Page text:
Diamondbacks actually trade for Tony Campana

Tony Campana, purveyor of grit. (Getty Images)

The Diamondbacks this offseason have famously placed a premium on grit and the promise of dirty uniforms. Adhering to said strategy already has cost them Justin Upton and Trevor Bauer, and now it's prompted GM Kevin Towers to trade -- as in actually part with things of value -- for Cubs outfielder Tony Campana.

Campana is 5-foot-8 and quick of foot, and therein lies his appeal. The reality, however, is that the 26-year-old Campana has a career slash line of .262/.306/.300 in parts of two major-league seasons. He can play all three outfield positions fairly well and is a plus base-runner, but the on-base skills are pitifully lacking for a player of his profile (i.e., a player without even the sketchy rumor of adequate power). Campana can have his uses if carefully deployed on just the right roster, but the current organizational psychology is such that he's ripe to be overused by the big-box retailer of grit that is the 2012 D-Backs.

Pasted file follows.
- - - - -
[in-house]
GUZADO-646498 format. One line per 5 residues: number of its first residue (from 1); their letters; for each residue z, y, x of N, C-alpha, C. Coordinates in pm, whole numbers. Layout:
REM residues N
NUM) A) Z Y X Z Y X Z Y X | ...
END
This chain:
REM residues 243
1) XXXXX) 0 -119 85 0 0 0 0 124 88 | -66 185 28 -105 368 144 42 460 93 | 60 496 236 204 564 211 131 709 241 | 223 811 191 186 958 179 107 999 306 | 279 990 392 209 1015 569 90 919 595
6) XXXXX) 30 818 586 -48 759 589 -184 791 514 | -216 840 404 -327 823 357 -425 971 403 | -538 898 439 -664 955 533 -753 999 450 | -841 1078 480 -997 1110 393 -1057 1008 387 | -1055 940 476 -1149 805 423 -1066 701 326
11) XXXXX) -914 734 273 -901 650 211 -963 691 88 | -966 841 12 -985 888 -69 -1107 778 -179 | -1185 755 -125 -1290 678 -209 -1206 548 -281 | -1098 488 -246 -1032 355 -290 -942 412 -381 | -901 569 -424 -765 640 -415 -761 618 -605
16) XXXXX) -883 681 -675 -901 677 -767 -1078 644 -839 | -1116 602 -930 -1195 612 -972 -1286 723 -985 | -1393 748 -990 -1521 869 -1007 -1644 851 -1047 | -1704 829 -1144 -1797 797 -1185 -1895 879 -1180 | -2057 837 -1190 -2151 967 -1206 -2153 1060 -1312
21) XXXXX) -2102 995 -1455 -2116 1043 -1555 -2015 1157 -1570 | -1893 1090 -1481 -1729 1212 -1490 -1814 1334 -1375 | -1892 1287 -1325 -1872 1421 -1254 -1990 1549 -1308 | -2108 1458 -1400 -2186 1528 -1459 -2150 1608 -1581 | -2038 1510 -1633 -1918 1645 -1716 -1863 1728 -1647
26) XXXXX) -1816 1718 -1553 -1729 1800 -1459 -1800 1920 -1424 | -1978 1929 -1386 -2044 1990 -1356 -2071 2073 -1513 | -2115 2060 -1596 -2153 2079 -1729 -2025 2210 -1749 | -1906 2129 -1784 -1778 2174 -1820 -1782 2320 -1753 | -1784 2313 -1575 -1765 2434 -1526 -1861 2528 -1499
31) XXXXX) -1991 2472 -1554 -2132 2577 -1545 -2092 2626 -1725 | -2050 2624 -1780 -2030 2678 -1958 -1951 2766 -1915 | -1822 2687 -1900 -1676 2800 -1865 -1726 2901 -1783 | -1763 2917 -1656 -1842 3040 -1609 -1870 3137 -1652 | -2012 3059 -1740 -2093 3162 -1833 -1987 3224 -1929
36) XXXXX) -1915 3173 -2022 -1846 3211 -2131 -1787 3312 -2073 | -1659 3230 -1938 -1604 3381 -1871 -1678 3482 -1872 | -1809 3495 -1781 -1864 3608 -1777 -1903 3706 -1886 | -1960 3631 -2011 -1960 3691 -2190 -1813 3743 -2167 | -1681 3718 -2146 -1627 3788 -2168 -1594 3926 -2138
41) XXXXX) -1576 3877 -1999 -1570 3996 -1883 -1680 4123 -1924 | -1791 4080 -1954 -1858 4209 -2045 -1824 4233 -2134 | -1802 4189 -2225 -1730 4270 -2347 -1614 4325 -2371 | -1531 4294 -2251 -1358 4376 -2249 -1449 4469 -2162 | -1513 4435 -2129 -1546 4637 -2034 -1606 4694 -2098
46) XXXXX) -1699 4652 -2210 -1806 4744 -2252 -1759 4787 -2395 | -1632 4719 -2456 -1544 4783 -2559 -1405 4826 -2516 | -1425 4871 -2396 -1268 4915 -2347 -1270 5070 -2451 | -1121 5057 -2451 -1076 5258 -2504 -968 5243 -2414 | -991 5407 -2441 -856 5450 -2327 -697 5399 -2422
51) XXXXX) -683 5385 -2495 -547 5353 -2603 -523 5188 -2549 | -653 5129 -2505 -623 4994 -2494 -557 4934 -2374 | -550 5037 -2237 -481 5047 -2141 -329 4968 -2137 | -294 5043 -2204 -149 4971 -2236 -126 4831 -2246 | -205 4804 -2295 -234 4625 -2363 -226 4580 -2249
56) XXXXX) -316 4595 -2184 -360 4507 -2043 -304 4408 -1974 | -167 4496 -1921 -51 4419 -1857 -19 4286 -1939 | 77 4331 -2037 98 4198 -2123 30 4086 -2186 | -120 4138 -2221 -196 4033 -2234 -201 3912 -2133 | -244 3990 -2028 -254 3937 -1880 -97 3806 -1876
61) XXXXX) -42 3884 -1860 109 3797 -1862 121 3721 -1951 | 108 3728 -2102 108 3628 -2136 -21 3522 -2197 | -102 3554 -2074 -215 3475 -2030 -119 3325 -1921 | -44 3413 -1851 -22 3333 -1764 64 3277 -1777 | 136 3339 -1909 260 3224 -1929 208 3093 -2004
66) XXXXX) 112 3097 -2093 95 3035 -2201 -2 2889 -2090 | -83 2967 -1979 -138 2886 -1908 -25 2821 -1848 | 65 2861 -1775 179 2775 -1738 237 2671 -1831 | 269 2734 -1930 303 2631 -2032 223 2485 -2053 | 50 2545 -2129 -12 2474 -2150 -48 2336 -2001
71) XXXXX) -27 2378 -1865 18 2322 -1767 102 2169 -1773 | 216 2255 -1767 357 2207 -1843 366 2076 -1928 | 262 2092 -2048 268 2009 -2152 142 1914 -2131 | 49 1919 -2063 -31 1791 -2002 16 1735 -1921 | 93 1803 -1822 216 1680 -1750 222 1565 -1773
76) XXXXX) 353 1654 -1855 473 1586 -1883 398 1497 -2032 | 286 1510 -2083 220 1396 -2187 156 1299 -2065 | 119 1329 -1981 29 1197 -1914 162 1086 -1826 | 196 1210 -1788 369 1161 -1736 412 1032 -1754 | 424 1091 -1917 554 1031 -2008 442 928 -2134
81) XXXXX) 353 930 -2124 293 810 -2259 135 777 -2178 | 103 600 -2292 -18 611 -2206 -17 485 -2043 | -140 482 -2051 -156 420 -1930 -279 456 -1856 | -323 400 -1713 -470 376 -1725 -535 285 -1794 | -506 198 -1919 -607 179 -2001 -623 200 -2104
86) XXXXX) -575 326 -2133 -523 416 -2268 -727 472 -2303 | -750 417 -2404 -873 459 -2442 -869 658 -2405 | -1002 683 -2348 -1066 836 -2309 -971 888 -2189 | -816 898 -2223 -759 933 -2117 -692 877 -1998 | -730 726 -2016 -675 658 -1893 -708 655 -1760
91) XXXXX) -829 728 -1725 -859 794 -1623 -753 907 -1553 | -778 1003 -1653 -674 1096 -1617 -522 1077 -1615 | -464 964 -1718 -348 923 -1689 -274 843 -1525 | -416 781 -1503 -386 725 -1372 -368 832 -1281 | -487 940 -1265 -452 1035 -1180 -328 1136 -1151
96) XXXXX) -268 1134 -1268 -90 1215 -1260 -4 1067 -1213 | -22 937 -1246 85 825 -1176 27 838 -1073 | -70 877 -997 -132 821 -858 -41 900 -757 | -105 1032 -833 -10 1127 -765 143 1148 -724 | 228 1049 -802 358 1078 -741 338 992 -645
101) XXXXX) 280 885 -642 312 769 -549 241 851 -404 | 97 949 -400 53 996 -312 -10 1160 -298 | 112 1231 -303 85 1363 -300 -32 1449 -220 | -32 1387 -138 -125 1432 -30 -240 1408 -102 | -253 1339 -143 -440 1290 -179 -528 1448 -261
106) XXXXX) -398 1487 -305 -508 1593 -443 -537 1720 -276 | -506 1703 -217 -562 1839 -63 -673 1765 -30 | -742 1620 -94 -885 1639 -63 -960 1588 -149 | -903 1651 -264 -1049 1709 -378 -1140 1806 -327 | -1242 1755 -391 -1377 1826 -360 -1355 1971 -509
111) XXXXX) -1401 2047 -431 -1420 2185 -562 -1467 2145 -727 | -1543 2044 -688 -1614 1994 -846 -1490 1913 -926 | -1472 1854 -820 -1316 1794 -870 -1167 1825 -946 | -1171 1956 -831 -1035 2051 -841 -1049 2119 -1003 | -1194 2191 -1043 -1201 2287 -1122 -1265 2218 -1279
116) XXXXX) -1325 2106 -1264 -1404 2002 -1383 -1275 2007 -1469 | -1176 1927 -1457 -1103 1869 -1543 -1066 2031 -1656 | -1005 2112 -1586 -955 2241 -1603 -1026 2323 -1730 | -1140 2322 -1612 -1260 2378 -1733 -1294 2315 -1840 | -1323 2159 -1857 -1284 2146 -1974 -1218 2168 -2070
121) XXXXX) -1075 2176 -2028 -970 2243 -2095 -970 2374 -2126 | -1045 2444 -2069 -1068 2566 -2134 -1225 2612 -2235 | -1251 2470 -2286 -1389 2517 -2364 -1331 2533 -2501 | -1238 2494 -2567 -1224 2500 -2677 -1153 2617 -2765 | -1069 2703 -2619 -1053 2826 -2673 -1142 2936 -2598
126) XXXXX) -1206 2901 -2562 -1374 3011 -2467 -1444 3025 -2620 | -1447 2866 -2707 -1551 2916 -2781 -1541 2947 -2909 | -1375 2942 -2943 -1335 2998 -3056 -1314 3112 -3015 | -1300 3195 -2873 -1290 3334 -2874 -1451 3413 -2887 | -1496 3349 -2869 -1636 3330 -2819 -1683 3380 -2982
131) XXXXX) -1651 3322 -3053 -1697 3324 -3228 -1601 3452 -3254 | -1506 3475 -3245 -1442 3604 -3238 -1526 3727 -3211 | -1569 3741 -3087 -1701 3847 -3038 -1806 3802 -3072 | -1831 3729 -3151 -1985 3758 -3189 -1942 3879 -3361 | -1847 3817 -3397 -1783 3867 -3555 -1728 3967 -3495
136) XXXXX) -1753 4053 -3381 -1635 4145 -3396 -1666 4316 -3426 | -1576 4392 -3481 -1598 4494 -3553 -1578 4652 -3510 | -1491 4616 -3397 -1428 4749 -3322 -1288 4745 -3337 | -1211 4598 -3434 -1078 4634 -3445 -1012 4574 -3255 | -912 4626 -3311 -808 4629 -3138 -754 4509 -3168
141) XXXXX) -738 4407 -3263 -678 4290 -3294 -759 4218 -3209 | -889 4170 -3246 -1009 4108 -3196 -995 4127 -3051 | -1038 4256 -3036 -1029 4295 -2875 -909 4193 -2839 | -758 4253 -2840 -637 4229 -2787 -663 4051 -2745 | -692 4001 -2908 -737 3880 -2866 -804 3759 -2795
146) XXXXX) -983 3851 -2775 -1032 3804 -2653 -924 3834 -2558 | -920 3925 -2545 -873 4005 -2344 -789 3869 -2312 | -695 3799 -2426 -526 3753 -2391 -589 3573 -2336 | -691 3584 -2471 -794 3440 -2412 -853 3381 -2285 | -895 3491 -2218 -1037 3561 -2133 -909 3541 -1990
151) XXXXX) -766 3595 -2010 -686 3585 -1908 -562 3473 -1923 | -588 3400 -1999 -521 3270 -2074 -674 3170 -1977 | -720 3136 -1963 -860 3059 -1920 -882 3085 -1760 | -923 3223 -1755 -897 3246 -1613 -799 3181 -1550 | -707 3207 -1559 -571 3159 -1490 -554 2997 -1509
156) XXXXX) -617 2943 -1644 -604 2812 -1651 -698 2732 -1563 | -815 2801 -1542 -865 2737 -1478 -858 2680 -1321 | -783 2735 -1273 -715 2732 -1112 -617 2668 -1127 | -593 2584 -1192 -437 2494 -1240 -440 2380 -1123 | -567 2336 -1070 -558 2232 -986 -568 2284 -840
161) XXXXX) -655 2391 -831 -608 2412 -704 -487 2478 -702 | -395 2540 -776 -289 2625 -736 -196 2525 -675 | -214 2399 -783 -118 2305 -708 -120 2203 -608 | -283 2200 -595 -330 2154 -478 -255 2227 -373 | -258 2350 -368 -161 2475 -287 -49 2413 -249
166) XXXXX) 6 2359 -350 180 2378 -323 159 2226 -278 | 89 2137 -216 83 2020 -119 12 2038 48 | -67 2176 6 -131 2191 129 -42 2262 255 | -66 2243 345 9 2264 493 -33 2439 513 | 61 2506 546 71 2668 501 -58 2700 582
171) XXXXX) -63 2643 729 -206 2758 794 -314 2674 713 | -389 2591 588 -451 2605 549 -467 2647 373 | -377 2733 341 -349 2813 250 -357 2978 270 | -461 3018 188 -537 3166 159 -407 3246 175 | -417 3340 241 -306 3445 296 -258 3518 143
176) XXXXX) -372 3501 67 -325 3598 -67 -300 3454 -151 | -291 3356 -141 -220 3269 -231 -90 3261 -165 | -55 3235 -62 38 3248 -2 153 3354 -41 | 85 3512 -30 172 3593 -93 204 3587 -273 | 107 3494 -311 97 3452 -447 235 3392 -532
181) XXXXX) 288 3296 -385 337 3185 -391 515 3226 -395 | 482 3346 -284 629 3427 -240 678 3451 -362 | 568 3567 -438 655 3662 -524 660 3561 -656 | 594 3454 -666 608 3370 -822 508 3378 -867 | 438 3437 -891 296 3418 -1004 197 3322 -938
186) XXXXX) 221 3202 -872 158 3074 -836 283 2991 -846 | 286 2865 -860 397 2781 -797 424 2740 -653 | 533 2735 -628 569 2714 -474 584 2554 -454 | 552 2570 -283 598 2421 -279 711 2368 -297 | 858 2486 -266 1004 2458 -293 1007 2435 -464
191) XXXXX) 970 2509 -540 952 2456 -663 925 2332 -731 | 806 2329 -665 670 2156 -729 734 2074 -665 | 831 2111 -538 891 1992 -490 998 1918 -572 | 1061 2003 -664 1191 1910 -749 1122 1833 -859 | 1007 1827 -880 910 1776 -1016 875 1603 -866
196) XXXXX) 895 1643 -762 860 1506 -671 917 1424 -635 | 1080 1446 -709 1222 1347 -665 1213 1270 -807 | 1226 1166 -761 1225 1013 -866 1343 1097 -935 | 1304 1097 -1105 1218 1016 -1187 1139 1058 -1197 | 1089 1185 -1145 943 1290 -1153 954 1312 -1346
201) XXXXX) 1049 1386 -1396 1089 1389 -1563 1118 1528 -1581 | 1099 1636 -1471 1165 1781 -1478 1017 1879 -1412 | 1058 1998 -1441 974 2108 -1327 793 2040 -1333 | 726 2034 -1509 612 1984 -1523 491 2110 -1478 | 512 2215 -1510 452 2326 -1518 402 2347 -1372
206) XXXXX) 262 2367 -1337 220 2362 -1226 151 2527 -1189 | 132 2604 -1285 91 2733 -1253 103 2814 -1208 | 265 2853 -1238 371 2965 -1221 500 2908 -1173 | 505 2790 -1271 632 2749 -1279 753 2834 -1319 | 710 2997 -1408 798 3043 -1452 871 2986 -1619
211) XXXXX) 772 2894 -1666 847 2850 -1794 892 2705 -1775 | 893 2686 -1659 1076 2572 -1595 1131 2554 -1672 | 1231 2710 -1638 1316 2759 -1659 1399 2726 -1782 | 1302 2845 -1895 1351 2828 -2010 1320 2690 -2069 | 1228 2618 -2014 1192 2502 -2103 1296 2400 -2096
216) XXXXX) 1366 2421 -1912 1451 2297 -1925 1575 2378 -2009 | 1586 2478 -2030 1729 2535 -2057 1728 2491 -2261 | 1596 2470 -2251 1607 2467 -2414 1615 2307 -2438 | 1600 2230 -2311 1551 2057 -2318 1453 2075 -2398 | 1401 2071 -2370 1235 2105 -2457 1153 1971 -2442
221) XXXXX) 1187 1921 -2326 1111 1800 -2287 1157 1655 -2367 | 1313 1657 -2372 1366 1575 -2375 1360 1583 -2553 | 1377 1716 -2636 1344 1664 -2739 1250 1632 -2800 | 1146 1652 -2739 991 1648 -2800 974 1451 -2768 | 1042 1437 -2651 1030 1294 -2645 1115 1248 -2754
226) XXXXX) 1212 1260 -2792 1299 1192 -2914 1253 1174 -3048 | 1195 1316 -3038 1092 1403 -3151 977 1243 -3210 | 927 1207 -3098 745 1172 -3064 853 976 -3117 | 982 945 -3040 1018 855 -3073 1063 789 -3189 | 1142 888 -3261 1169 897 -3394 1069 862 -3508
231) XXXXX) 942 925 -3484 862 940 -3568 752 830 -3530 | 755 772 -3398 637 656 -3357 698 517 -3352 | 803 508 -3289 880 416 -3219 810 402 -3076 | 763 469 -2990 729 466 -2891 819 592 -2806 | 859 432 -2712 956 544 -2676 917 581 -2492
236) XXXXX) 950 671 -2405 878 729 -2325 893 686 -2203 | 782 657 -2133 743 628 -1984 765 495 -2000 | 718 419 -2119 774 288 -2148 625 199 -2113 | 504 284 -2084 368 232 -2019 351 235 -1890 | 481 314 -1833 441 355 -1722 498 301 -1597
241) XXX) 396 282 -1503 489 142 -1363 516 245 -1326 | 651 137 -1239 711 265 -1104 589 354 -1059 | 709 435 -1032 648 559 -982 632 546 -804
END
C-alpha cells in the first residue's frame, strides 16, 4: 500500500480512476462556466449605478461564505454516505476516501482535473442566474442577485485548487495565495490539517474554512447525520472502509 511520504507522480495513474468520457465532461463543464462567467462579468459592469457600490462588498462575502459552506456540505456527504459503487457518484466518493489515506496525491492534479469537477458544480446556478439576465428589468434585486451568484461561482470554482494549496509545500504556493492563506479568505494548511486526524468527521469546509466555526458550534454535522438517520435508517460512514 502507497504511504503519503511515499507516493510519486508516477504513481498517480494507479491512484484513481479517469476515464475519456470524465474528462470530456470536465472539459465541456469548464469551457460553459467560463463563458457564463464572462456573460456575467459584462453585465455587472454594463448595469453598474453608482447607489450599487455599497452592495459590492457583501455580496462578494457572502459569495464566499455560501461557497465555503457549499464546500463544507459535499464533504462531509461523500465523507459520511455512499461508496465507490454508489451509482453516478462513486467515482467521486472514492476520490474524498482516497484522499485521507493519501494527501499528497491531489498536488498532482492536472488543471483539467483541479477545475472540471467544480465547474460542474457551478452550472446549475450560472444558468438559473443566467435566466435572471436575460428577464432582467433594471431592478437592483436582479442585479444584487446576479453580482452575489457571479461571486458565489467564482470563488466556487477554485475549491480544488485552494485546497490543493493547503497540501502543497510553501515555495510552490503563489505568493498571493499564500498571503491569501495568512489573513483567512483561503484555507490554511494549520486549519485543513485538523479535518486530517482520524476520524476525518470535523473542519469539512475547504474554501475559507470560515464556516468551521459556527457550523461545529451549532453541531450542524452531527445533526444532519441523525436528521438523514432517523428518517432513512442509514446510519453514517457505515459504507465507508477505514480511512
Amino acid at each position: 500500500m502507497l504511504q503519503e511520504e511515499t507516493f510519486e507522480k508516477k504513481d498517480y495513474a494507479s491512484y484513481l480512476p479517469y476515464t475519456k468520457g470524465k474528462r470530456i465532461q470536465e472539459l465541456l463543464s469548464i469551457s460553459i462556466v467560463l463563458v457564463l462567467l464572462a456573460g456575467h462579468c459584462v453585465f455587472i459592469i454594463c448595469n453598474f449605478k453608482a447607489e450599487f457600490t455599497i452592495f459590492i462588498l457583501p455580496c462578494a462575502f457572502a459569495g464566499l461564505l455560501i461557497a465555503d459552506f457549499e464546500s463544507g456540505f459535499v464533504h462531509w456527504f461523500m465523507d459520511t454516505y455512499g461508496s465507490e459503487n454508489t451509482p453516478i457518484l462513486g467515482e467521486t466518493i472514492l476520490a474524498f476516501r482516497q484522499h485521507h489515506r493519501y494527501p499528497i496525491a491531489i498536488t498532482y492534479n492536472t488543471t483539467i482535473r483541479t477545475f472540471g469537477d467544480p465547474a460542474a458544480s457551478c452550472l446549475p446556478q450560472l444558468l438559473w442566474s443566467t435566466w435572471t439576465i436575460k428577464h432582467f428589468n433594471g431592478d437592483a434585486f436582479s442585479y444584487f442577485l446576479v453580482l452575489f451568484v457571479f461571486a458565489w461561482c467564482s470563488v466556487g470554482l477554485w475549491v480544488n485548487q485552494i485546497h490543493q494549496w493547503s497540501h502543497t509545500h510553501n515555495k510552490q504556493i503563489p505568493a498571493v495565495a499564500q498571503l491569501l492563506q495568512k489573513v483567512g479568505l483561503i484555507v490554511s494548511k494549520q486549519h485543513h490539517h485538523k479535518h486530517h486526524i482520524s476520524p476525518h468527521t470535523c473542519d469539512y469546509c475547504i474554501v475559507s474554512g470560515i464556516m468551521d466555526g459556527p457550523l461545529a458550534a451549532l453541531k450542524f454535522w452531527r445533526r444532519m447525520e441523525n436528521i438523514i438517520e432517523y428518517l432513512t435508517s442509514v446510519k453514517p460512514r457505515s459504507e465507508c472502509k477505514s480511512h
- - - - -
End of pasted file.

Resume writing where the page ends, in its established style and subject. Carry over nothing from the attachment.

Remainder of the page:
As for the return package, the Cubs will receive two 17-year-old right-handers -- Erik Leal and Jesus Castillo -- who have shown the ability to miss bats at the bottom-most levels of the D-Backs' system. It's likely they'll never achieve much of consequence at the highest level, but parting with even one lottery ticket in exchange for a player like Campana is hard to justify.

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